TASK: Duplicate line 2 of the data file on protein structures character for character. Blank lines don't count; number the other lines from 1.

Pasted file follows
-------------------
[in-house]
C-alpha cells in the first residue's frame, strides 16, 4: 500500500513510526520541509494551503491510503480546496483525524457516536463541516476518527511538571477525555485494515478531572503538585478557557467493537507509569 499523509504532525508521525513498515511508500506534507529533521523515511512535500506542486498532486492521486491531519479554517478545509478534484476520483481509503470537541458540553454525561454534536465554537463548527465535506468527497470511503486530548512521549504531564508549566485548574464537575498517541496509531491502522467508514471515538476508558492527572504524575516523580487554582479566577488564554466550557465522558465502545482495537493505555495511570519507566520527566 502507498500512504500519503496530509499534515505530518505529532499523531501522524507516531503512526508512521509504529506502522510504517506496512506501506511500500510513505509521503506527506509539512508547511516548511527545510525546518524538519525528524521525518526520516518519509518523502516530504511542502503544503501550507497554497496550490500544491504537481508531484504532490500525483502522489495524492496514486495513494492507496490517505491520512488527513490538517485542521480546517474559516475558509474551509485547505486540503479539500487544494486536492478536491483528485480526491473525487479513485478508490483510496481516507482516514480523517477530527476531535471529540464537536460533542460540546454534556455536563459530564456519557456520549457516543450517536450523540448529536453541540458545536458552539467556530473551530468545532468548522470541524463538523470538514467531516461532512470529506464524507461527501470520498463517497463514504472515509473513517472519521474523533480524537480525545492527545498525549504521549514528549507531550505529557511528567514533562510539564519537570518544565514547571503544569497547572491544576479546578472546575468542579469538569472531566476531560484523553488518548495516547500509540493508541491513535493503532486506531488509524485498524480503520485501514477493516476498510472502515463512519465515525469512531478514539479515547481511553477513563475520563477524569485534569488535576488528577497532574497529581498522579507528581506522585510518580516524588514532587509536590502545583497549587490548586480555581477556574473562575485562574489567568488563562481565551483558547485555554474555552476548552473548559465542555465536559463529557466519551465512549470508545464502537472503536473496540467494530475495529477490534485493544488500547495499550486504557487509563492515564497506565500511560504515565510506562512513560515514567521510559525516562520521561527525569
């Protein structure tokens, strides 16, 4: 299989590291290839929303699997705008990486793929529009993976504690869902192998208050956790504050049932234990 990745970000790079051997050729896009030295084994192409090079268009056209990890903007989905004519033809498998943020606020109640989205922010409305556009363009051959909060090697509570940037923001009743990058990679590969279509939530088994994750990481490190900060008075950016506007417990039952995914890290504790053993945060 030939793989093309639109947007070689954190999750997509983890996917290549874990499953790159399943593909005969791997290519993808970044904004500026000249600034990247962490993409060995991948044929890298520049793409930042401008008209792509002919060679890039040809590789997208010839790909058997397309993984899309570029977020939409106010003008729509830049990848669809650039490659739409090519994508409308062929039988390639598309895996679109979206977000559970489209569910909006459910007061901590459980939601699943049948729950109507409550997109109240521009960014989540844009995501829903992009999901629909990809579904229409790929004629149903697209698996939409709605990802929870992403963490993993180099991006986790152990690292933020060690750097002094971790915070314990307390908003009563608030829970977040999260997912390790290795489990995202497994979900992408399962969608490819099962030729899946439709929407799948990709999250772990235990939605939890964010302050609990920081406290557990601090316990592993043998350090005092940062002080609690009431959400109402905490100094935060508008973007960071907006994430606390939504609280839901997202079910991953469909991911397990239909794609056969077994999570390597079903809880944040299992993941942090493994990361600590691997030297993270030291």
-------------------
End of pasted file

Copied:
C-alpha cells in the first residue's frame, strides 16, 4: 500500500513510526520541509494551503491510503480546496483525524457516536463541516476518527511538571477525555485494515478531572503538585478557557467493537507509569 499523509504532525508521525513498515511508500506534507529533521523515511512535500506542486498532486492521486491531519479554517478545509478534484476520483481509503470537541458540553454525561454534536465554537463548527465535506468527497470511503486530548512521549504531564508549566485548574464537575498517541496509531491502522467508514471515538476508558492527572504524575516523580487554582479566577488564554466550557465522558465502545482495537493505555495511570519507566520527566 502507498500512504500519503496530509499534515505530518505529532499523531501522524507516531503512526508512521509504529506502522510504517506496512506501506511500500510513505509521503506527506509539512508547511516548511527545510525546518524538519525528524521525518526520516518519509518523502516530504511542502503544503501550507497554497496550490500544491504537481508531484504532490500525483502522489495524492496514486495513494492507496490517505491520512488527513490538517485542521480546517474559516475558509474551509485547505486540503479539500487544494486536492478536491483528485480526491473525487479513485478508490483510496481516507482516514480523517477530527476531535471529540464537536460533542460540546454534556455536563459530564456519557456520549457516543450517536450523540448529536453541540458545536458552539467556530473551530468545532468548522470541524463538523470538514467531516461532512470529506464524507461527501470520498463517497463514504472515509473513517472519521474523533480524537480525545492527545498525549504521549514528549507531550505529557511528567514533562510539564519537570518544565514547571503544569497547572491544576479546578472546575468542579469538569472531566476531560484523553488518548495516547500509540493508541491513535493503532486506531488509524485498524480503520485501514477493516476498510472502515463512519465515525469512531478514539479515547481511553477513563475520563477524569485534569488535576488528577497532574497529581498522579507528581506522585510518580516524588514532587509536590502545583497549587490548586480555581477556574473562575485562574489567568488563562481565551483558547485555554474555552476548552473548559465542555465536559463529557466519551465512549470508545464502537472503536473496540467494530475495529477490534485493544488500547495499550486504557487509563492515564497506565500511560504515565510506562512513560515514567521510559525516562520521561527525569